One insurance broker who requested anonymity said that reinsurance companies abroad are simply not interested in Cambodia when it comes to life insurance due to excessive levels of risk in the country. Road accidents and poor health services in Cambodia, to name but a few, all act as severe deterrents. Customers that would be able to gain life insurance here are mainly expatriates leading low risk livelihoods, the broker said.

In his 2009 book, “Cambodian Economy: Charting the Course of a Brighter Future,” Hang Chuon Naron, secretary-general of the Finance Ministry, wrote that development priorities in the insurance sector included offering life insurance and private pension schemes.

He also said that minimum prices for the most common insurance products should be set and a specialized training institute for office managers and supervisors should be developed.

Insurance is “a new concept for most Cambodians,” said Chan Sophal, president of the Cambodian Economic Association. “It takes time for people to realize they want to insure their assets.”

Mr Sophal added that the notion of risk among Cambodians is still not as developed as in other countries.

“Many Cambodians are still poor and don’t have high income and they are still used to bearing high risks themselves,” he said, adding that there is also a major issue of affordability for most Cambodians.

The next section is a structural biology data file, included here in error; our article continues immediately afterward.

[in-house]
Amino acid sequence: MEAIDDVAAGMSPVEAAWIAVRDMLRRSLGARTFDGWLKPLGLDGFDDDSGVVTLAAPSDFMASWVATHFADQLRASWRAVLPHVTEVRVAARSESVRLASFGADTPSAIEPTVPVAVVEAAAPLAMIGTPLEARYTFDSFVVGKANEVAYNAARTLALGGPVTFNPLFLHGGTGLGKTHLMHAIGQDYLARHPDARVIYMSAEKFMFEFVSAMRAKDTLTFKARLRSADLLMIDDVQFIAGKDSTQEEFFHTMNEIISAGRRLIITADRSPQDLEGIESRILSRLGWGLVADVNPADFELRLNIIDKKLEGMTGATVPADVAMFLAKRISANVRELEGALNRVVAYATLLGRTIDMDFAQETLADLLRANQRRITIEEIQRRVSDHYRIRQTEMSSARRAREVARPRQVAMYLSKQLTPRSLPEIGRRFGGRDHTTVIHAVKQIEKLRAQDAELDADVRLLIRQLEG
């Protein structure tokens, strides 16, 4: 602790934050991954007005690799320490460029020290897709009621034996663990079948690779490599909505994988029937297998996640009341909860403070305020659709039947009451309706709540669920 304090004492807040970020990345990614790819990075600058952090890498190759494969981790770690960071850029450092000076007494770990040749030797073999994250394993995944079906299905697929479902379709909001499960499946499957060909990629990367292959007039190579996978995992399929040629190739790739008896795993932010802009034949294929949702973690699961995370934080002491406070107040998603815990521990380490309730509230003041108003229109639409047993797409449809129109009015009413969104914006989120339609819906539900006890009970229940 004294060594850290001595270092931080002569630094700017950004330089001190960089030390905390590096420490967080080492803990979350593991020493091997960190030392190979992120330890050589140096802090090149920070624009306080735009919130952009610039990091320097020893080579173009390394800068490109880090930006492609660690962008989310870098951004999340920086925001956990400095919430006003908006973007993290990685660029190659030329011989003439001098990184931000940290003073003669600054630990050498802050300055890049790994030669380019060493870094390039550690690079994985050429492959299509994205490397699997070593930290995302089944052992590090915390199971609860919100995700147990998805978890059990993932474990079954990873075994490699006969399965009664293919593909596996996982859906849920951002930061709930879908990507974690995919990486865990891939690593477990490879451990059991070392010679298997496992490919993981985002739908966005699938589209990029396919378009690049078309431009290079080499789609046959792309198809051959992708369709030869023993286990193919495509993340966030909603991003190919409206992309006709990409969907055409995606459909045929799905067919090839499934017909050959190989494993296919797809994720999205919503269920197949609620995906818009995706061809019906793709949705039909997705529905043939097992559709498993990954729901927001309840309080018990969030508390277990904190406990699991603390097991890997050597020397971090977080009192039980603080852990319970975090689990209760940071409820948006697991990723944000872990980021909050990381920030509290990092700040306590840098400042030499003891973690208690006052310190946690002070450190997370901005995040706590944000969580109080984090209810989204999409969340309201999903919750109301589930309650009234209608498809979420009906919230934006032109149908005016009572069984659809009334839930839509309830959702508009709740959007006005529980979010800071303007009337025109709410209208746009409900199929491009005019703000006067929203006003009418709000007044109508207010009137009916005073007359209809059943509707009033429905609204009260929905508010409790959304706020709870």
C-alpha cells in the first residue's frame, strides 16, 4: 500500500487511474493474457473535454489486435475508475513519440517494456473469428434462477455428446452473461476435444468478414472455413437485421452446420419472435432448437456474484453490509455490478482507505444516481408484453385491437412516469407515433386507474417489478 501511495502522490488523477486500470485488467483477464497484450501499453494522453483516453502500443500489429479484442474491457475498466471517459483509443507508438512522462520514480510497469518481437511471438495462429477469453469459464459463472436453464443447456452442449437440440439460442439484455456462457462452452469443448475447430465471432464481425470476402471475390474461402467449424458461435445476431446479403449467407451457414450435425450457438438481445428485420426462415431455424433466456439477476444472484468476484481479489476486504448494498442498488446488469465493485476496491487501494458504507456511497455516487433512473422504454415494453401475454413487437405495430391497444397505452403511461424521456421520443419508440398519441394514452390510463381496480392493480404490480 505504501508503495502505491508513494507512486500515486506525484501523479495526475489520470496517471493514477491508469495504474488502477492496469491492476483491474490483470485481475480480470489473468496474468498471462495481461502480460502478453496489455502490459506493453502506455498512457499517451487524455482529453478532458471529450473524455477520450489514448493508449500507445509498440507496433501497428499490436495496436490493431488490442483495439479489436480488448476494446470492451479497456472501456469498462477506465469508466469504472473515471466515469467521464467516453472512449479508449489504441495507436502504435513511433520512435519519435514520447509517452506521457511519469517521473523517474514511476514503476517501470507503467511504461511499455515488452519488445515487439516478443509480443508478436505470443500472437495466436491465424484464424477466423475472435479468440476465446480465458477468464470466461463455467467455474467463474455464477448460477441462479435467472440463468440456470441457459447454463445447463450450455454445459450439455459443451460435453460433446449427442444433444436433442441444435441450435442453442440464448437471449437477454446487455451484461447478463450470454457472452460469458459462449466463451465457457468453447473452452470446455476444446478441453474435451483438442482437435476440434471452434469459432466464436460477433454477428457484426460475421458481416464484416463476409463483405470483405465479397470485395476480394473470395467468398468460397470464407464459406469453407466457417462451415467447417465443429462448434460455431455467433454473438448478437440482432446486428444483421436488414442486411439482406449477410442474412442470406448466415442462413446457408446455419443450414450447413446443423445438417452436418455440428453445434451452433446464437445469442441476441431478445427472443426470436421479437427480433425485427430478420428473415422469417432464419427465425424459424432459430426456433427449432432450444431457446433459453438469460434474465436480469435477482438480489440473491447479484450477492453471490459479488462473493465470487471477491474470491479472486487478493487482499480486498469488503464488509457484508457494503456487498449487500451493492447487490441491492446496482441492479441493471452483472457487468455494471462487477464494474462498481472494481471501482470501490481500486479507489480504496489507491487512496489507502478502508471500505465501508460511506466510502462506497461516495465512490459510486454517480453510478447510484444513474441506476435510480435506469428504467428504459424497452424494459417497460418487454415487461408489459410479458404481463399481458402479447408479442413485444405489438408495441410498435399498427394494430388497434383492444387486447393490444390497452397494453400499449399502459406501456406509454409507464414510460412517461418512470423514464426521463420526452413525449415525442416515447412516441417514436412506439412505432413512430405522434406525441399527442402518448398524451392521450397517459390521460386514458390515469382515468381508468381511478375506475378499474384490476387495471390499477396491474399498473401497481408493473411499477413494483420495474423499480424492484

In the same way it has taken time for Cambodians to vest their confidence in the banking sector, the insurance industry is now embarking on a similar mission, analysts say.

“Confidence is what the client needs,” said Sin Bopha, marketing manager for the state-run insurance company Caminco.

Mr Bopha said insurance companies need to expand their range of products and lower prices before domestic customers would be more in favor or taking out insurance plans.

Still, Chhay Rattanak, chairman of the General Insurance Association of Cambodia, said premiums in the market rose by 19 percent in the first two months of the year to $3.87 million. Auto insurance increased by 11 percent, personal accident insurance increased by 16 percent and fire insurance increased by 10 percent. Though maritime insurance decreased by 22 percent and worker compensation decreased by 48 percent, a sign that both exports and unemployment levels are still an issue affecting the economy.

“Last year we had too many cancelled policies and we are just starting to see them being renewed,” Mr Rattanak said.

Mr Rattanak added that the insurance sector was still undermined by many of the larger contracts, particularly within the construction sector, using oversees policies.

Total premiums in 2009 were $20.07 million, a 2.86 percent drop from 2008.